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Family Reading: A place for ALL families

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This has been a rough week for a lot of us. We’ve read in the news and heard firsthand stories of uncertainty and fear from our children and their classmates and from neighbors and friends. The presidential election’s hateful rhetoric has prompted kids to worry about what is to come under the incoming administration: “Will […]

Books in the Home: “Mommy, Do I Have White Skin?”: Skin Color, Family, and Picture Books

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When my son was five, he was watching TV when a commercial came on that showed a woman slathering her peach-colored arms with lotion. He glanced down at his own brown arm. After poking it with a finger, he asked: “Mommy, do I have white skin?” It was a moment that seemed straight out of […]

On “Who Can Tell My Story”

Photo: Marty Umans

Last Thursday at a panel on diversity in children’s and YA publishing hosted by Emerson College’s Writing, Literature, and Publishing program, Kirkus editor Vicky Smith referenced the current #OwnVoices movement in support of books featuring diverse characters created by authors and illustrators from the same diverse group. For those in the audience unfamiliar with #OwnVoices, Vicky […]

Decolonizing Nostalgia: When Historical Fiction Betrays Readers of Color

The Birchbark House

If I look back at my childhood in the nineties, I can tie my preferences for types of play very closely to the types of books I liked to read. Beyond swimming and riding my bicycle, I was an indoor kid who, though I had plenty of friends, was happiest playing with paper dolls, Kitchen […]

Orlando

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We walk in, by ones or twos, flash IDs and smiles. If you are lucky, the dance floor is already crowded and you can simply slip between the sounds, into the movement. There are colored lights spinning over skin, over carefully chosen outfits, over movements practiced in home mirrors, over moments of joy and sweat […]

Board Book Roundup: Spring 2016 Edition

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This column is part of a series of recommended board book roundups, formerly published twice a year, now published every season. You can find the previous installments here. Don’t miss Viki Ash’s primer “What Makes a Good Board Book?” from the March/April 2010 Horn Book Magazine. We need diverse board books, too! Start your child’s […]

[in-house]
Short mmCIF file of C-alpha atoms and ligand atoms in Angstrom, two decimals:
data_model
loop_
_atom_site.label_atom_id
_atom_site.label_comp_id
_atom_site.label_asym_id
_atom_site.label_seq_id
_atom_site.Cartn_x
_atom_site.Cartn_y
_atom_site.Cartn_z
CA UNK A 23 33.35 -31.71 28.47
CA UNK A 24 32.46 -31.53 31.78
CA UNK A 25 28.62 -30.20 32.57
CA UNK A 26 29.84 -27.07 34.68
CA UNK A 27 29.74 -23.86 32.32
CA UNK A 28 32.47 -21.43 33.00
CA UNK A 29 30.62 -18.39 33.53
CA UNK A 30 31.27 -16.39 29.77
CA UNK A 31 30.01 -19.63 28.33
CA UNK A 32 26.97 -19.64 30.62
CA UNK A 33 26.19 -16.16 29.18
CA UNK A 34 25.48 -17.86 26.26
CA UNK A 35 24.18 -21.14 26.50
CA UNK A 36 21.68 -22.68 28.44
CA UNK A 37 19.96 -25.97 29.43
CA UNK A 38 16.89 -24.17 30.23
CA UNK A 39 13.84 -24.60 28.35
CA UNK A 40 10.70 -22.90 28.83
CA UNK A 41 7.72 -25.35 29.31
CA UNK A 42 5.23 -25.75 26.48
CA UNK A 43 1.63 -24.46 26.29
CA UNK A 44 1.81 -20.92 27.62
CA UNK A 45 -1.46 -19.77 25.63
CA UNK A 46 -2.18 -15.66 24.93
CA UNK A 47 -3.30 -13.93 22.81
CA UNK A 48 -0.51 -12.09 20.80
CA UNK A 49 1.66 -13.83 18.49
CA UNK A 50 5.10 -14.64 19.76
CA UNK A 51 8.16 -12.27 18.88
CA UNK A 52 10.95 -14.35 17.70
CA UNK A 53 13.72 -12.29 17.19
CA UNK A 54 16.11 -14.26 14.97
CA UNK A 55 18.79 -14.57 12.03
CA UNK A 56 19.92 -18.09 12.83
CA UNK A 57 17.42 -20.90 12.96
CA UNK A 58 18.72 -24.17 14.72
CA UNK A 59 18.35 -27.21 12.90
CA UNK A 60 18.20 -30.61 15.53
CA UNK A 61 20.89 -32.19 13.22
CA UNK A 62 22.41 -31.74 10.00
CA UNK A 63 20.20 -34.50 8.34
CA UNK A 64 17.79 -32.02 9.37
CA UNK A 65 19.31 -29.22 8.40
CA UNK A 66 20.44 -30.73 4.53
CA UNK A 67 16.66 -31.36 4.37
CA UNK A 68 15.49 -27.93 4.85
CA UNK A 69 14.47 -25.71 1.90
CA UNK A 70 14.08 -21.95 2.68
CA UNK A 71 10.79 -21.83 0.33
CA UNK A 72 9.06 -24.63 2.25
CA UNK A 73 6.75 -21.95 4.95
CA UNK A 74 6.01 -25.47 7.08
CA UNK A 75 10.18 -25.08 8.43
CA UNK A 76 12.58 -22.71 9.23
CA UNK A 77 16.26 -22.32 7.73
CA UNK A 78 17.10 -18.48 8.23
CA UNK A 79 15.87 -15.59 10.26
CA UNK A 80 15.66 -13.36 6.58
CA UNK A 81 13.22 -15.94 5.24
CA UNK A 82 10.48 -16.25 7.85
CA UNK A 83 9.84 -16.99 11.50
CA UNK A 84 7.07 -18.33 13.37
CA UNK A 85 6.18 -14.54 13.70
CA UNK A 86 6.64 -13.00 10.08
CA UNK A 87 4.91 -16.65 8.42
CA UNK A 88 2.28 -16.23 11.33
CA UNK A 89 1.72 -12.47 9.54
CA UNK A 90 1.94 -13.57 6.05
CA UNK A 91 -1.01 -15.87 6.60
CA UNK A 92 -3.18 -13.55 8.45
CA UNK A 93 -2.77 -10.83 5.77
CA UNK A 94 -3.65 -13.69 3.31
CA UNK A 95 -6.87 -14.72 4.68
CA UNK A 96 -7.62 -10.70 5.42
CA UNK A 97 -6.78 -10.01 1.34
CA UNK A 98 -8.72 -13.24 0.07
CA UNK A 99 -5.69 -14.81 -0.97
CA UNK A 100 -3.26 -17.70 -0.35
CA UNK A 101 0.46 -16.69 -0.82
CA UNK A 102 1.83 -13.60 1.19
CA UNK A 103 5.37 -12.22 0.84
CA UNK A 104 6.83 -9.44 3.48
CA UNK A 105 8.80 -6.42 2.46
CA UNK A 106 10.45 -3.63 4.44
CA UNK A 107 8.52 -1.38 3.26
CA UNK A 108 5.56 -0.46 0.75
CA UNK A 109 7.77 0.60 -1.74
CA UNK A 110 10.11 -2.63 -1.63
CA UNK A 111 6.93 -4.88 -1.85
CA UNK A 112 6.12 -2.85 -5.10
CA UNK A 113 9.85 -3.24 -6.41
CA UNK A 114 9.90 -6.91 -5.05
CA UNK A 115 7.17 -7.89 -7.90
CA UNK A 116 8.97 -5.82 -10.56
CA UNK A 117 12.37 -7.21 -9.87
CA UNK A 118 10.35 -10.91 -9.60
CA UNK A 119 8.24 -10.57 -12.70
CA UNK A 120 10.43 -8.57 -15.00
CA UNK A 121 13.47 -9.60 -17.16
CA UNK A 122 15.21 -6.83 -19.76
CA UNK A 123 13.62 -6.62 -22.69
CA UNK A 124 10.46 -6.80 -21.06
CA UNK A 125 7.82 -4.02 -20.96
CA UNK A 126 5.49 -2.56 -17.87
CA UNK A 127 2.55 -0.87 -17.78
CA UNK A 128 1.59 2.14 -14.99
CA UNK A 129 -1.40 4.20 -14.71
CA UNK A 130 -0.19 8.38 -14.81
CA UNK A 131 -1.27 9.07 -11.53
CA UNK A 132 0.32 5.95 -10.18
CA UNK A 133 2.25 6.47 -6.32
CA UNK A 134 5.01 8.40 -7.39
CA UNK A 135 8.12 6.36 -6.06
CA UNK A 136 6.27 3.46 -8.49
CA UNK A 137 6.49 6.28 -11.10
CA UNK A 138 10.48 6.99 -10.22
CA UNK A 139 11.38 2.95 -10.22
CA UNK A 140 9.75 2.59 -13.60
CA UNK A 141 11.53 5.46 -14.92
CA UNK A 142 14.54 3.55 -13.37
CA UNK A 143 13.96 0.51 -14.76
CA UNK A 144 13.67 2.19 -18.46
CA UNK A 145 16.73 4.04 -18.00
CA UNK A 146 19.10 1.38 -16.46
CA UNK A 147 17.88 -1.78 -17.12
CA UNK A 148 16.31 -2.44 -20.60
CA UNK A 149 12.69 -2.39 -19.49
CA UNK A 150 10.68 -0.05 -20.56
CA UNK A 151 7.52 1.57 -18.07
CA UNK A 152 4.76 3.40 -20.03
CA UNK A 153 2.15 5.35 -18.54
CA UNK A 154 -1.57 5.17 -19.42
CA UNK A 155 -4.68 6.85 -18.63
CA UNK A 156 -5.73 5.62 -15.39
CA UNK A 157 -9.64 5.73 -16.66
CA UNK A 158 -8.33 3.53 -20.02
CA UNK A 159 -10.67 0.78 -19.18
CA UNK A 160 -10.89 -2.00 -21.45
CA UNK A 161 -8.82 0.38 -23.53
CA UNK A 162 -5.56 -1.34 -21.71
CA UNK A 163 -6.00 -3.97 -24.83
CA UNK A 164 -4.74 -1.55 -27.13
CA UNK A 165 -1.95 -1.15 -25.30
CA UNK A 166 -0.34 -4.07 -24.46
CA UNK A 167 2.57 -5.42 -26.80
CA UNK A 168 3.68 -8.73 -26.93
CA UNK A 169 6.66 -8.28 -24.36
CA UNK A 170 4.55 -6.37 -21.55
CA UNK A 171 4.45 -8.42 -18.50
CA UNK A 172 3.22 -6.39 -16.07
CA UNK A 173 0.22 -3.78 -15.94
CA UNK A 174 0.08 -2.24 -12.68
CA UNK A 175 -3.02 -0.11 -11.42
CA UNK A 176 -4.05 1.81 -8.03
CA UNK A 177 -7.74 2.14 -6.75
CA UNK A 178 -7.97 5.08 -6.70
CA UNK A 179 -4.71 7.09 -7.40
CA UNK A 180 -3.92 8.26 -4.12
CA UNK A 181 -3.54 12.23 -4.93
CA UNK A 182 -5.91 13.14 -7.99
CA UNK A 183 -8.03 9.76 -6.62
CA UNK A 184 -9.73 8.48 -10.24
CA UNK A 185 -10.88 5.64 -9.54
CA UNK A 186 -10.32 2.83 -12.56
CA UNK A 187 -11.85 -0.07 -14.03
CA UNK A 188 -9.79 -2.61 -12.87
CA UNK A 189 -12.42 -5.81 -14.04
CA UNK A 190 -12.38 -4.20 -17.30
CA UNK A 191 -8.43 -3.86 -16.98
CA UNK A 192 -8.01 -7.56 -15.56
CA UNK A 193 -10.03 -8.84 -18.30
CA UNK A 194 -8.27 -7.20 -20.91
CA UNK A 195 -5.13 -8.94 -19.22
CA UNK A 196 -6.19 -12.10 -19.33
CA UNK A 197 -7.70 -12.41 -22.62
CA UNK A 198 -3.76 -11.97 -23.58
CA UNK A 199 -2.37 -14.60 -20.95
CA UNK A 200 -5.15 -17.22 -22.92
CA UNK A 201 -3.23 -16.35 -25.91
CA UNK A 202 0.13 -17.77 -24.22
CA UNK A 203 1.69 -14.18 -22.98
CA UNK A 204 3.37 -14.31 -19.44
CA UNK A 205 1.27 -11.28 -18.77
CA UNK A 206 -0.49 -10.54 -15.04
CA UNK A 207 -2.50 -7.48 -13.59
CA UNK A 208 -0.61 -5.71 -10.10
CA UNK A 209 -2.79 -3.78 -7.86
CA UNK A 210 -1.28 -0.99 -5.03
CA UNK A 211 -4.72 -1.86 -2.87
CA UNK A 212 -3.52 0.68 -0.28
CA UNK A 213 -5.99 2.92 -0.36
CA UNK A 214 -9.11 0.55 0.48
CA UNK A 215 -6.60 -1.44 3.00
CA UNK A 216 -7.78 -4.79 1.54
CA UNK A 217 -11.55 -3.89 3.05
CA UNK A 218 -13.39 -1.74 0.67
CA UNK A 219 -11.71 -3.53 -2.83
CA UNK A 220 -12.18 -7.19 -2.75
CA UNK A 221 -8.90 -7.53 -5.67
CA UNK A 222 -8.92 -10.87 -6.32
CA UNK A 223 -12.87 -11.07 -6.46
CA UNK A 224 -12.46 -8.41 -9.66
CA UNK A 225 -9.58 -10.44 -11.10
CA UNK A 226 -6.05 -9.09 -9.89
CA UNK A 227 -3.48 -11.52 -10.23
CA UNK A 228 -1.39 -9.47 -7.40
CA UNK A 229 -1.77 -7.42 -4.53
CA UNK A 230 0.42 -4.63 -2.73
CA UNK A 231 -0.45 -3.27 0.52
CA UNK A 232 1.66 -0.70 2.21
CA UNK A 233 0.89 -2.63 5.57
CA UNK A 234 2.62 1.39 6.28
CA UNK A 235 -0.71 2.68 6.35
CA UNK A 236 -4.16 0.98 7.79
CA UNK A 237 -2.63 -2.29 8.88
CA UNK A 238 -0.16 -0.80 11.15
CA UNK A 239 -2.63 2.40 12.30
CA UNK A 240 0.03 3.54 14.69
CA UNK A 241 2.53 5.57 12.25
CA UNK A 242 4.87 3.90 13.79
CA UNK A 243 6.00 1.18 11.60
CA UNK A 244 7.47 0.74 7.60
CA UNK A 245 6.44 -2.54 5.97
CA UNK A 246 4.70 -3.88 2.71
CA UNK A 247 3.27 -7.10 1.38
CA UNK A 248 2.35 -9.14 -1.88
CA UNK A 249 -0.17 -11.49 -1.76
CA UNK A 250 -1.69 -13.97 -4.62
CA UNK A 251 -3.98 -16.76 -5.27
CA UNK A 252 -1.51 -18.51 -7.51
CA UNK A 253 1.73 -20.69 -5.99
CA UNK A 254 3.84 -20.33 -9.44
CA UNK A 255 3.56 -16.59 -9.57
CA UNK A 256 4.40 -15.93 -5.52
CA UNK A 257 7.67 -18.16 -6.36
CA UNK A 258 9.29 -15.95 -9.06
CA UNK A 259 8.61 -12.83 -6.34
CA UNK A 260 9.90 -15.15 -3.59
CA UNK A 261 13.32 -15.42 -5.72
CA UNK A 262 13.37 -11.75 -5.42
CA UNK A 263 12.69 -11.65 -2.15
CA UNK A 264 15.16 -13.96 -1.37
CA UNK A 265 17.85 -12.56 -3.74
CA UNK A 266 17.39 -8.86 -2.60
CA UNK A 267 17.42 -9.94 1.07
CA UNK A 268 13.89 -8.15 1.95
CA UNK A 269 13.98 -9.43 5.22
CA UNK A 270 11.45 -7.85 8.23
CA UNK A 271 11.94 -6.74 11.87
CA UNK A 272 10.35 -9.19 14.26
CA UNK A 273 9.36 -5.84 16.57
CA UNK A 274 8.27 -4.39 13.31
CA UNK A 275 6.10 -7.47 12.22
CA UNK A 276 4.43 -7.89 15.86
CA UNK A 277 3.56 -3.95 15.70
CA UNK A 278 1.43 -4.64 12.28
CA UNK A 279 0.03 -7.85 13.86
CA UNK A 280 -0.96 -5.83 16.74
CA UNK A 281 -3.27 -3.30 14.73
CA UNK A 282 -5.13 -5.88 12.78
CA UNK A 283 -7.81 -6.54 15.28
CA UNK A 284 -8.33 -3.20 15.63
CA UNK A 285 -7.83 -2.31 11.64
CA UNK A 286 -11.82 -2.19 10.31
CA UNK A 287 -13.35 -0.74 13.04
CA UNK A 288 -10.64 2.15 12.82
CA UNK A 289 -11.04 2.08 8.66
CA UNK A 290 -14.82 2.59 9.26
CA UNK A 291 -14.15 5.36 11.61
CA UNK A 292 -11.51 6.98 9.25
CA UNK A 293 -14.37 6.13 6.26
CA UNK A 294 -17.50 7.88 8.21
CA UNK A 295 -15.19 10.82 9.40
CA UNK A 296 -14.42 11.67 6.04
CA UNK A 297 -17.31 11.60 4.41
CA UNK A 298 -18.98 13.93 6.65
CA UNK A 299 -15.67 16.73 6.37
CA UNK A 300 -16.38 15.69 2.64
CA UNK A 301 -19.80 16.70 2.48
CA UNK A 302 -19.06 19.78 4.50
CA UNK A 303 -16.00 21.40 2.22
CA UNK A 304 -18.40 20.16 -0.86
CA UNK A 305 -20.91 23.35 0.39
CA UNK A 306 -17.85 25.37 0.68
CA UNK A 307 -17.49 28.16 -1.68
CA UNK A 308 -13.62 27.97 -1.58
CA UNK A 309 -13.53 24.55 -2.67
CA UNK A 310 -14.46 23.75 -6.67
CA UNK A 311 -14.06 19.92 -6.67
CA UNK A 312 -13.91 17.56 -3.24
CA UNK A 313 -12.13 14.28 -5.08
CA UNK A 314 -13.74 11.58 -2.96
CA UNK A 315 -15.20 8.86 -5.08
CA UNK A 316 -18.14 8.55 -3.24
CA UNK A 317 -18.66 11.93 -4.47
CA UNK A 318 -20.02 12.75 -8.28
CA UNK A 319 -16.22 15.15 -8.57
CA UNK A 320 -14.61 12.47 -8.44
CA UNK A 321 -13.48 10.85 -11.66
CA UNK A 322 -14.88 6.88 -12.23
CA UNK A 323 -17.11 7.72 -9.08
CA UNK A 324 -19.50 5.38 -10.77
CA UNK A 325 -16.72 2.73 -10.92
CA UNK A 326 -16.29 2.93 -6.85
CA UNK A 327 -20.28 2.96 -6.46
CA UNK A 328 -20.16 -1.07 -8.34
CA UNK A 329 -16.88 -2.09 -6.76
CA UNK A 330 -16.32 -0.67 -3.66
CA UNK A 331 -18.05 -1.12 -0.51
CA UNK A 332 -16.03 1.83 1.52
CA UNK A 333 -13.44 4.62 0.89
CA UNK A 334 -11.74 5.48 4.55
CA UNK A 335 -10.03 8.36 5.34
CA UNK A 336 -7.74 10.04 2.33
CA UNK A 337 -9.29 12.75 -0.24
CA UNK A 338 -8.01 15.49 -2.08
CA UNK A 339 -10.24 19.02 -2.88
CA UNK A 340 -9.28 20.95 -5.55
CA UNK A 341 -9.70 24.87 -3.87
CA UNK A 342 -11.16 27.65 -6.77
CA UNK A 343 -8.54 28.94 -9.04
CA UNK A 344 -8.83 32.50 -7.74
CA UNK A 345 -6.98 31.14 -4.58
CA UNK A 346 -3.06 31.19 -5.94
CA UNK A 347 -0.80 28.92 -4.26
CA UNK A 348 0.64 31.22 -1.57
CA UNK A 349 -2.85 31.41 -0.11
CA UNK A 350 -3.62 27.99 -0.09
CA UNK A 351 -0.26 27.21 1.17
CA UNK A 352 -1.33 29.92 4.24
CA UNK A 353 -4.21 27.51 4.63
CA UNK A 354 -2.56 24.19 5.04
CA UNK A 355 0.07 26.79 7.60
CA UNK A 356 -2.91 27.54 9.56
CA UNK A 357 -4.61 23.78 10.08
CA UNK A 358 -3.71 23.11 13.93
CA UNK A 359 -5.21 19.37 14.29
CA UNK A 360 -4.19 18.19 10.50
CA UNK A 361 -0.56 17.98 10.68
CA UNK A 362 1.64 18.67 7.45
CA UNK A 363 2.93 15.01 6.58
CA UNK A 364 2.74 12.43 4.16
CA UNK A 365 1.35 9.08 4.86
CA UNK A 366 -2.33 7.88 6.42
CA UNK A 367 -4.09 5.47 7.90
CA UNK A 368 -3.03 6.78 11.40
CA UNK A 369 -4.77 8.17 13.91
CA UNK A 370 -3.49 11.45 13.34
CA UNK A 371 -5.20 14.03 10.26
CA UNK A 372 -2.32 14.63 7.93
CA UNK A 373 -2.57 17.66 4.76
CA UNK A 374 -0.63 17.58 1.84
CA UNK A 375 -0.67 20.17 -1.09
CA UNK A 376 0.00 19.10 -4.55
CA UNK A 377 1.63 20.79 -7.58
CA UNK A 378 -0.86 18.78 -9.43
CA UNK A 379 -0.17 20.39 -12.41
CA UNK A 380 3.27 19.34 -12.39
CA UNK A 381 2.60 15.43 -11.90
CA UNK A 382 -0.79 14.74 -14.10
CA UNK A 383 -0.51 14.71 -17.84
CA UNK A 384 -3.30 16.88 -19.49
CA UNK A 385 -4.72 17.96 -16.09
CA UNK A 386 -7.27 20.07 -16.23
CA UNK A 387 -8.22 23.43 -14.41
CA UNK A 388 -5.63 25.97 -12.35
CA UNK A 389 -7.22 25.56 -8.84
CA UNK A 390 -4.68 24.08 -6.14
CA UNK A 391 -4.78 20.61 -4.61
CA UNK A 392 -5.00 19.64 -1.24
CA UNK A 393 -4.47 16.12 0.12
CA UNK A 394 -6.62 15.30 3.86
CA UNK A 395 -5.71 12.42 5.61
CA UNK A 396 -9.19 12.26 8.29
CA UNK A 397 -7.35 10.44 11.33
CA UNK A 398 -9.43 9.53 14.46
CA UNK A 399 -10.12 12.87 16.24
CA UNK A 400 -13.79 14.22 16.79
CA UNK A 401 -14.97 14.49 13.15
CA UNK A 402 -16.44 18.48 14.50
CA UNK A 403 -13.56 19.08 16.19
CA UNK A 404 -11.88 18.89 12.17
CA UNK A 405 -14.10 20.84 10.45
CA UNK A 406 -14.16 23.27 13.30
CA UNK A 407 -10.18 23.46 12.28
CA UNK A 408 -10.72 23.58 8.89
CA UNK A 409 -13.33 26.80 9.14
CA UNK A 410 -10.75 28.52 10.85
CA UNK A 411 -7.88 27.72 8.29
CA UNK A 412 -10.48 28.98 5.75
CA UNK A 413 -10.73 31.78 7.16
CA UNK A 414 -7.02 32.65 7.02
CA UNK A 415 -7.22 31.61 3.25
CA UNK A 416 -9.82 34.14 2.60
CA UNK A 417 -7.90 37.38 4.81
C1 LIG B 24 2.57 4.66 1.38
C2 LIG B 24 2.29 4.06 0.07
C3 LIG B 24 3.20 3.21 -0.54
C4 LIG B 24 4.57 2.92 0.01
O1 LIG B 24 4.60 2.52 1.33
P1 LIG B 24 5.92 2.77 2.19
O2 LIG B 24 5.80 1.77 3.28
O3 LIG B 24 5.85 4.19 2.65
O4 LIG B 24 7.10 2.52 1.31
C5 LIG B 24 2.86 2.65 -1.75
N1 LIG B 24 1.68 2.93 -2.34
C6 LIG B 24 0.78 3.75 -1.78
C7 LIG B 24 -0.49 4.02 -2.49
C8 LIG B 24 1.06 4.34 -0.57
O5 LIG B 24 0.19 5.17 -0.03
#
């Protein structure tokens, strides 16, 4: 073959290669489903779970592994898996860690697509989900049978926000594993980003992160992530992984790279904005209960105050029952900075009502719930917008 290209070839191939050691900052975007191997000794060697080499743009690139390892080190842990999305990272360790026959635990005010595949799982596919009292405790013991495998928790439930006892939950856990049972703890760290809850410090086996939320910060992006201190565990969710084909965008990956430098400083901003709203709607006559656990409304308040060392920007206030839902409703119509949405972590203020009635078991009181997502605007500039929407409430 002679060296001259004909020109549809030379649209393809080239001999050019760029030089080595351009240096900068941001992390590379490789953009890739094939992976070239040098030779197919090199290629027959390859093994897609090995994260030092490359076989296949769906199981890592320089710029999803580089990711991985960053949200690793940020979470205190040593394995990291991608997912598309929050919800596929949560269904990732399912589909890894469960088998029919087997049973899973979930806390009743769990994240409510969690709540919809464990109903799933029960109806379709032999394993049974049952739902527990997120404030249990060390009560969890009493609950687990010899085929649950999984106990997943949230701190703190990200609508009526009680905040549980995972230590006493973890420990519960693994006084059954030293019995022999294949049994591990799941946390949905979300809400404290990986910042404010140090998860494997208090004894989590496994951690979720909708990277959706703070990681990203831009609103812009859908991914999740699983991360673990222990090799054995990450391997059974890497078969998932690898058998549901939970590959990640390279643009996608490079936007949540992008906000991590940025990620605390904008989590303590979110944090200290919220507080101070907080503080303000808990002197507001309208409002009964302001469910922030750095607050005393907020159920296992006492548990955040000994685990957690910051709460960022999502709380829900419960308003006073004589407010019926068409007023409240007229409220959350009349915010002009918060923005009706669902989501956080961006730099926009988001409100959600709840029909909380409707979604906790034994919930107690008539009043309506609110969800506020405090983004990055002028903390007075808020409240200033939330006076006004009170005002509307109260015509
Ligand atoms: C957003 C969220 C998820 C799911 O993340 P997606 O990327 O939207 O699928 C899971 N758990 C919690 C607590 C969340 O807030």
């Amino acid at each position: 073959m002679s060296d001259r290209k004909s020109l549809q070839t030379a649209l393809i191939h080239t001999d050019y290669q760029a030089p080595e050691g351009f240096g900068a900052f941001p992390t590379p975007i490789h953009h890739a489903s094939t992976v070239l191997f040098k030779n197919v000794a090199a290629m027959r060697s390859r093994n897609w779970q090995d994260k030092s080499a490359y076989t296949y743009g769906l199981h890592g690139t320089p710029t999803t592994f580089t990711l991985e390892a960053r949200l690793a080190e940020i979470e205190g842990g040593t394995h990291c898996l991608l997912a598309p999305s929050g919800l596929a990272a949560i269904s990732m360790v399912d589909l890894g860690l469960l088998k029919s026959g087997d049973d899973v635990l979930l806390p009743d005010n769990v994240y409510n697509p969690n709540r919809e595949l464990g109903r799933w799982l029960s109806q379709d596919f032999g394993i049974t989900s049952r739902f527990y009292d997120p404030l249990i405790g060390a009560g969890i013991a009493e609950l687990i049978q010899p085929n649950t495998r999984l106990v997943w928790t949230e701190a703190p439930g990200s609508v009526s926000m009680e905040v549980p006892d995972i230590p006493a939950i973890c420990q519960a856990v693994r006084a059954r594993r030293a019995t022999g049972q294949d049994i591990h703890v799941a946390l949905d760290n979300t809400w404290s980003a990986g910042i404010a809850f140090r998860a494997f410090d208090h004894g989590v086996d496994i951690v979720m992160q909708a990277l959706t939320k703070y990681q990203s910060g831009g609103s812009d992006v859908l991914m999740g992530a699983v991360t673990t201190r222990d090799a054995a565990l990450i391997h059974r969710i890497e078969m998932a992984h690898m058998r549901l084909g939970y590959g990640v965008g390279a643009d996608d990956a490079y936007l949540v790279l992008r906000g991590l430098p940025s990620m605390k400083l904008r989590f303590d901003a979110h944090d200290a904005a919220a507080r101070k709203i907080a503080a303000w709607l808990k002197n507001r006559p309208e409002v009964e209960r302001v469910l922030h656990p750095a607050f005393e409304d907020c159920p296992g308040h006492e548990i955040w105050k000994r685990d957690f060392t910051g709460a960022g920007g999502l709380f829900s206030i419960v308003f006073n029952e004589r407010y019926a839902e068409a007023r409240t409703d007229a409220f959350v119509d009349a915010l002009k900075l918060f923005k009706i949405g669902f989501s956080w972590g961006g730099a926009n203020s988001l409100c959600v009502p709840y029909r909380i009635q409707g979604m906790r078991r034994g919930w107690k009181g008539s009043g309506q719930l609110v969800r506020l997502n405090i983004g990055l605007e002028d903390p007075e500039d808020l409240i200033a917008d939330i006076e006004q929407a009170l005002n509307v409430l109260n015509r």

HBook Podcast 1.13 – Special Guest Vicky Smith

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Podcast the thirteenth in which Siân and Roger chat with Vicky Smith, Children’s and Teen Editor at Kirkus Reviews, about Unmaking the White Default, ALA awards, and the Wizarding World of Harry Potter. Books we talk about Kenneth Oppel and Jon Klassen, The Nest John Bellairs, The House with the Clock in Its Walls Steve […]

Hbook Podcast 1.7 – Special Guest Hannah Gómez

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Podcast the seventh, in which Siân and Roger talk with Hannah Gómez–Horn Book reviewer, member of the WNDB staff, and all around awesome person–about racial coding in books and identifying race in book reviews. Also, cats. We also talk about cats. And dogs. Those too. Books we talk about Joshua Khan, Shadow Magic Virginia Euwer Wolff, Make Lemonade Toni Morrison, […]

Zetta Elliott at Harvard

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Last night I had the pleasure of finally meeting Zetta Elliott (whose “Decolonizing the Imagination,” from the March/April 2010 Horn Book Magazine, is a thought-provoking Writer’s Page article and one of the pieces featured in The Horn Book’s Black History Month 2016 series). She was speaking at the Harvard College Women’s Center right in Hahvahd […]

A Fine Bookshelf

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I once taught a rites-of-passage class to a group of African American and Caribbean American teenage girls. The workshops included lessons in history, self-care, and literacy. These classes weren’t supposed to be like school. I was there to help deepen their understanding of their world and their place in it. I created a lesson called […]